If you’re looking for more movies about the CIA, “serious” isn’t a term that will come up very often. With the full freedom of genre-flick imagination, screen CIA agents have often been a larger-than-life, nearly indestructible breed. Their roster includes such he-men as Mel Gibson (“Air America”), Steven Seagal (“Belly of the Beast”), Burt Reynolds (“Malone”), Kevin Costner (“No Way Out”), Al Pacino and Colin Ferrell (“The Recruit”), to name just a few.
Robert Redford has been in or running from the CIA no less than three times: Incurring the Agency’s wrath by exposing Watergate in “All the President’s Men” (1975), as a low-level intelligence employee hunted for “knowing too much” in the same year’s paranoid thriller “Three Days of the Condor,” and mentoring upstart agent Brad Pitt in “Spy Game” (2001). Less predictably cast CIA personnel have included Annette Bening (“The Siege”) and Robert Downey, Jr. (“Air America” again — how’d you like him handling national security?)
Relatively sober treatment of CIA operations have been incorporated into such dramas as the fact-inspired “Munich,” fictive “Syriana,” Graham Greene adaptation “The Quiet American,” and defunct TV series “The Agency” — though one could not accuse Jennifer Garner’s tube hit “Alias” of excess realism. On the opposite end of the scale, the CIA has been mocked many times over — by such comic types as Tom Hanks (“The Man With One Red Shoe”), Walter Matthau (“Hopscotch”), Chevy Chase and Dan Ackroyd (both in “Spies Like Us”). Curiosity seekers might want to know about Troma flick “Femme Fontaine: Killer Babe for the C.I.A,” as well as “Night of the Zombies,” a horror film in which hapless undead-plagued Agency personnel include 1970s porn star Jamie Gillis. Two of the funniest and most unique movies to send up the CIA remain under-seen cult classics: 1967’s “The President’s Analyst,” with James Coburn as a swinging shrink whose knowledge of White House secrets makes him the target for intelligence assassination attempts; and 2002’s “Confessions of a Dangerous Mind.” The latter is a George Clooney-directed adaptation of a memoir by “Gong Show” creator Chuck Barris in which he alleged recruitment as a CIA agent while at the height of his cheesy TV success.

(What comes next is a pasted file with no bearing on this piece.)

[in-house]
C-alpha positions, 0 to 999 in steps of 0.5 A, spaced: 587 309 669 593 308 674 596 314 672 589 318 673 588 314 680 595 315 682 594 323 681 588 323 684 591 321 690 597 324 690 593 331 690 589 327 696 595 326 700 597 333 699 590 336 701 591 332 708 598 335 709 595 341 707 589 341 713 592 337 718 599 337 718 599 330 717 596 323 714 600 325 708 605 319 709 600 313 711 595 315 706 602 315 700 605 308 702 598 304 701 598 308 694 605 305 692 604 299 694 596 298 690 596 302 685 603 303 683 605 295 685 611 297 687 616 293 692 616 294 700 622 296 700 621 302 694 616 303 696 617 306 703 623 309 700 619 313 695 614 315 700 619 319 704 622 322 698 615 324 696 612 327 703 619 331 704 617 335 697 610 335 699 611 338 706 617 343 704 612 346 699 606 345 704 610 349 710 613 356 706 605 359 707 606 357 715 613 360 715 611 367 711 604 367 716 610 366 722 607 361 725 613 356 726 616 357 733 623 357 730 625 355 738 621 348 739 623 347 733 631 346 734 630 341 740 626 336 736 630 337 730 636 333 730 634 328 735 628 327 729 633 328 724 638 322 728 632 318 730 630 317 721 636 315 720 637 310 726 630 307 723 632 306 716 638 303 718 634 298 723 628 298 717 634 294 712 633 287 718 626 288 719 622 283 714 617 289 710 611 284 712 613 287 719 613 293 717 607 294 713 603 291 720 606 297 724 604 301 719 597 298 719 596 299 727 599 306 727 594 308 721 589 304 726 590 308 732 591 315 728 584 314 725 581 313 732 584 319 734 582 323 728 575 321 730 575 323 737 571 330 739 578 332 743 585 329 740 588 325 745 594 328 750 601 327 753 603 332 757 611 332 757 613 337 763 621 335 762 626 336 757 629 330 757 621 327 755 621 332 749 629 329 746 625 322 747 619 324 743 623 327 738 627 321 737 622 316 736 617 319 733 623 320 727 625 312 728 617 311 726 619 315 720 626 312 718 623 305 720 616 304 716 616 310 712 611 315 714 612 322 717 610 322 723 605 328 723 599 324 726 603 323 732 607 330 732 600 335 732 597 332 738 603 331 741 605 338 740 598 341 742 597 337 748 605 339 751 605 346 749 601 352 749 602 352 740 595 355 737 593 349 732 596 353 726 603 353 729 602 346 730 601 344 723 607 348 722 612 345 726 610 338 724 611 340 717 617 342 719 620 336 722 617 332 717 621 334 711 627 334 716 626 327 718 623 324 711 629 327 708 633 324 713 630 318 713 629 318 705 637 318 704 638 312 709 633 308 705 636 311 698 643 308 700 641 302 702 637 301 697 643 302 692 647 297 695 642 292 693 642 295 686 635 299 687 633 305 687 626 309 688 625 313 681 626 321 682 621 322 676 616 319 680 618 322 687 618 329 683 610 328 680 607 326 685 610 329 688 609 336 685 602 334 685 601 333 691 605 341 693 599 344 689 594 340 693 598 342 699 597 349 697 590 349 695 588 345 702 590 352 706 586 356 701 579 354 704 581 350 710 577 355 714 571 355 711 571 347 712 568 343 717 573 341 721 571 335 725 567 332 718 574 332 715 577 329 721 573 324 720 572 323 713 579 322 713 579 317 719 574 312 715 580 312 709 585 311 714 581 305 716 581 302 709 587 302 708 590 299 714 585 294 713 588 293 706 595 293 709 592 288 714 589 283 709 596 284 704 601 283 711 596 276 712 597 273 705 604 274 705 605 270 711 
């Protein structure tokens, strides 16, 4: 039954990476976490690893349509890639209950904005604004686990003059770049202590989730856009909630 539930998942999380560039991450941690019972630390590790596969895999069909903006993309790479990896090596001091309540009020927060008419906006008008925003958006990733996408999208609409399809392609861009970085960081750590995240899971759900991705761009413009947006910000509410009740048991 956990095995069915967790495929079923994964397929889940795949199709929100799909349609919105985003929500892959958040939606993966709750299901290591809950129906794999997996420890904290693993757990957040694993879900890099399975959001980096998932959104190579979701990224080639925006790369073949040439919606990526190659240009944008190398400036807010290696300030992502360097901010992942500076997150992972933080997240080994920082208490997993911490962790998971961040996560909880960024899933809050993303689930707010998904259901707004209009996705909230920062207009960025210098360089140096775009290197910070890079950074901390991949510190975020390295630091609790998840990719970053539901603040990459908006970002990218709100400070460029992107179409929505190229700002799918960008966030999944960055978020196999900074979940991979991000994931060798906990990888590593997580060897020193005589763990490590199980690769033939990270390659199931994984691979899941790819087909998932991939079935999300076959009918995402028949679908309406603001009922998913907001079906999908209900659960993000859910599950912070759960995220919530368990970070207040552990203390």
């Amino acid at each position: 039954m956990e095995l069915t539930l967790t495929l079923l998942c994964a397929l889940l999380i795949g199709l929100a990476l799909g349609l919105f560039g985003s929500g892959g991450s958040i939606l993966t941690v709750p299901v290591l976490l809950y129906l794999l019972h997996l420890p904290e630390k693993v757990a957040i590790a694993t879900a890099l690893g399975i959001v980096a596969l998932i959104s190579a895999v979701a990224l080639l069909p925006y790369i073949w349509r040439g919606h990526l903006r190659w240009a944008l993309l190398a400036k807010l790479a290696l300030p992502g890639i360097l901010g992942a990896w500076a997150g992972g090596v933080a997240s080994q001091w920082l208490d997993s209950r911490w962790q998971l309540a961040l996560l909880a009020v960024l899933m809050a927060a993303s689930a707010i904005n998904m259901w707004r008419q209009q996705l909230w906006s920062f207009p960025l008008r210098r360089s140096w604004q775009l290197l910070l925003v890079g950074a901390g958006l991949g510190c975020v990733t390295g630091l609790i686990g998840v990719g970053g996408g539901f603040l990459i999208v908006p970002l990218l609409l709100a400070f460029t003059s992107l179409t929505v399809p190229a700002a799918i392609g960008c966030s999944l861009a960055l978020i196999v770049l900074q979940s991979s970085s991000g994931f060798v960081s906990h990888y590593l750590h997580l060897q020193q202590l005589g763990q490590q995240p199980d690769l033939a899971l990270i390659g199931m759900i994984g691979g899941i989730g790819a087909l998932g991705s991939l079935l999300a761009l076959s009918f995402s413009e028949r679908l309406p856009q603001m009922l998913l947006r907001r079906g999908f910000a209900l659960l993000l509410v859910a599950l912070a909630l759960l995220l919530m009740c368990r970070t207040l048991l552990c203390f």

Unsurprisingly, all these comedy and action-adventure movies say very little about the no doubt boring day-to-day routines of most CIA employees. And nothing at all about the roll-call of not-so-funny business attributed to the agency over the decades: Mind-control experiments (some based on Nazi-developed techniques) in the ’50s and ’60s; undermining leftist groups in Western Europe; occasional use of Mafia personnel; orchestrating political assassinations, coups and supporting dictatorships in various developing nations; training and arming Afghan Mujahideen, some of whom would later turn into Al Qaeda; participation in drug trafficking, particularly during the Reagan administration’s attempts to destroy Nicaragua’s Sandinista government. The list goes on and on.
More recent controversies have been enabled in part by post-9/11 paranoia and the Patriot Act. They include the agency’s illegal spying on U.S. citizens, the existence of secret CIA prisons, torture of prisoners, and moneys funded to Somalian warlords. Plus of course, “finding” those subsequently non-existent Weapons of Mass Destruction in Iraq, which gave President Bush permission to sink us into our current occupation-cum-civil-war morass. It is worth reminding that his dad, the first Prez Bush, was the first former CIA chief to hold that office. (It is also worth noting that a decade ago, a U.S. House committee report to Congress estimated that clandestine operations within the CIA break “extremely serious laws” around the world about 100,000 times… per year. That figure would probably be considered drastically low today.)
There are more good documentaries to be found on many of these scandals and conspiracies than we can name here (do the Googling yourself). Some offer the confirmation of hard public evidence, others just strong speculation and accusation. For every declassified document or whistle-blower willing to go public, who knows how many more unpleasant revelations remain well-hidden from view? Or how long they might stay that way? No doubt in another 50 years another filmmaker will make another “Good Shepherd”-esque drama about our own era of intelligence acts both justified and shockingly not.